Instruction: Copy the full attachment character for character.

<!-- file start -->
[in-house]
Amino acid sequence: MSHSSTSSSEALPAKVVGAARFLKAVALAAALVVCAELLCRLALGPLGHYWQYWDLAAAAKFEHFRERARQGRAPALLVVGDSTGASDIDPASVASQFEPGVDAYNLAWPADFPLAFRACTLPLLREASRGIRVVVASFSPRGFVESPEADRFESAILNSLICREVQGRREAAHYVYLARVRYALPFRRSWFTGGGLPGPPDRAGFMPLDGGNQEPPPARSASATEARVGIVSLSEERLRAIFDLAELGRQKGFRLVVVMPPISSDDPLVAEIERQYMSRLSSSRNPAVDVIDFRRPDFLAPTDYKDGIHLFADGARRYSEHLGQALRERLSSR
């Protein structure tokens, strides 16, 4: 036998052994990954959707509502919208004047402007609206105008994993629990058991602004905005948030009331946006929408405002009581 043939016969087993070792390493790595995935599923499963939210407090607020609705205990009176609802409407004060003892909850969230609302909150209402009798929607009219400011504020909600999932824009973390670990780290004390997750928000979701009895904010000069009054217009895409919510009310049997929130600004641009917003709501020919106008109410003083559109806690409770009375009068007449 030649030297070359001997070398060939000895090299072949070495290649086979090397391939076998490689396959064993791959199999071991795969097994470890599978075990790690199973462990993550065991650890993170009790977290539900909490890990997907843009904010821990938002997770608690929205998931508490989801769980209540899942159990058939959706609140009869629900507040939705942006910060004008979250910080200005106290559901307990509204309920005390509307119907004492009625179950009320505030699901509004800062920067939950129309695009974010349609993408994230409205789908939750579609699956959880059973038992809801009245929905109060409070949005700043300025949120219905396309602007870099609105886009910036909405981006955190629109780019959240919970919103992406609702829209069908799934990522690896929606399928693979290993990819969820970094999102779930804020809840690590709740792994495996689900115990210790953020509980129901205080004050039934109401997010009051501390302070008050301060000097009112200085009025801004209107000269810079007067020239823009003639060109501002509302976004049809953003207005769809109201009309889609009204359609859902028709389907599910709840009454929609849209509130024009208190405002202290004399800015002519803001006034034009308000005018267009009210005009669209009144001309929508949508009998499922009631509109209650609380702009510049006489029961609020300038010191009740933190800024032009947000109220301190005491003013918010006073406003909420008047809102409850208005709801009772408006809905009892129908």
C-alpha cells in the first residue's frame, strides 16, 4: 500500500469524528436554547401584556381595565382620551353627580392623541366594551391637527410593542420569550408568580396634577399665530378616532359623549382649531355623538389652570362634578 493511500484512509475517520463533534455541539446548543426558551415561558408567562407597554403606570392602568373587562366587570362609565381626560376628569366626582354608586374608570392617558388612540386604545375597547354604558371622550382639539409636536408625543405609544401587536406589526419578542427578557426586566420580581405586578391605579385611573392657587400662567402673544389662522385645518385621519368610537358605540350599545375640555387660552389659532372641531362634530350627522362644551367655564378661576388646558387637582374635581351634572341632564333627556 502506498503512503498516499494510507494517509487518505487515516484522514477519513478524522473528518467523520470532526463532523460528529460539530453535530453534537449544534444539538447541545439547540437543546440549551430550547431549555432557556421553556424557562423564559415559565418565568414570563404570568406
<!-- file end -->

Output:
[in-house]
Amino acid sequence: MSHSSTSSSEALPAKVVGAARFLKAVALAAALVVCAELLCRLALGPLGHYWQYWDLAAAAKFEHFRERARQGRAPALLVVGDSTGASDIDPASVASQFEPGVDAYNLAWPADFPLAFRACTLPLLREASRGIRVVVASFSPRGFVESPEADRFESAILNSLICREVQGRREAAHYVYLARVRYALPFRRSWFTGGGLPGPPDRAGFMPLDGGNQEPPPARSASATEARVGIVSLSEERLRAIFDLAELGRQKGFRLVVVMPPISSDDPLVAEIERQYMSRLSSSRNPAVDVIDFRRPDFLAPTDYKDGIHLFADGARRYSEHLGQALRERLSSR
């Protein structure tokens, strides 16, 4: 036998052994990954959707509502919208004047402007609206105008994993629990058991602004905005948030009331946006929408405002009581 043939016969087993070792390493790595995935599923499963939210407090607020609705205990009176609802409407004060003892909850969230609302909150209402009798929607009219400011504020909600999932824009973390670990780290004390997750928000979701009895904010000069009054217009895409919510009310049997929130600004641009917003709501020919106008109410003083559109806690409770009375009068007449 030649030297070359001997070398060939000895090299072949070495290649086979090397391939076998490689396959064993791959199999071991795969097994470890599978075990790690199973462990993550065991650890993170009790977290539900909490890990997907843009904010821990938002997770608690929205998931508490989801769980209540899942159990058939959706609140009869629900507040939705942006910060004008979250910080200005106290559901307990509204309920005390509307119907004492009625179950009320505030699901509004800062920067939950129309695009974010349609993408994230409205789908939750579609699956959880059973038992809801009245929905109060409070949005700043300025949120219905396309602007870099609105886009910036909405981006955190629109780019959240919970919103992406609702829209069908799934990522690896929606399928693979290993990819969820970094999102779930804020809840690590709740792994495996689900115990210790953020509980129901205080004050039934109401997010009051501390302070008050301060000097009112200085009025801004209107000269810079007067020239823009003639060109501002509302976004049809953003207005769809109201009309889609009204359609859902028709389907599910709840009454929609849209509130024009208190405002202290004399800015002519803001006034034009308000005018267009009210005009669209009144001309929508949508009998499922009631509109209650609380702009510049006489029961609020300038010191009740933190800024032009947000109220301190005491003013918010006073406003909420008047809102409850208005709801009772408006809905009892129908």
C-alpha cells in the first residue's frame, strides 16, 4: 500500500469524528436554547401584556381595565382620551353627580392623541366594551391637527410593542420569550408568580396634577399665530378616532359623549382649531355623538389652570362634578 493511500484512509475517520463533534455541539446548543426558551415561558408567562407597554403606570392602568373587562366587570362609565381626560376628569366626582354608586374608570392617558388612540386604545375597547354604558371622550382639539409636536408625543405609544401587536406589526419578542427578557426586566420580581405586578391605579385611573392657587400662567402673544389662522385645518385621519368610537358605540350599545375640555387660552389659532372641531362634530350627522362644551367655564378661576388646558387637582374635581351634572341632564333627556 502506498503512503498516499494510507494517509487518505487515516484522514477519513478524522473528518467523520470532526463532523460528529460539530453535530453534537449544534444539538447541545439547540437543546440549551430550547431549555432557556421553556424557562423564559415559565418565568414570563404570568406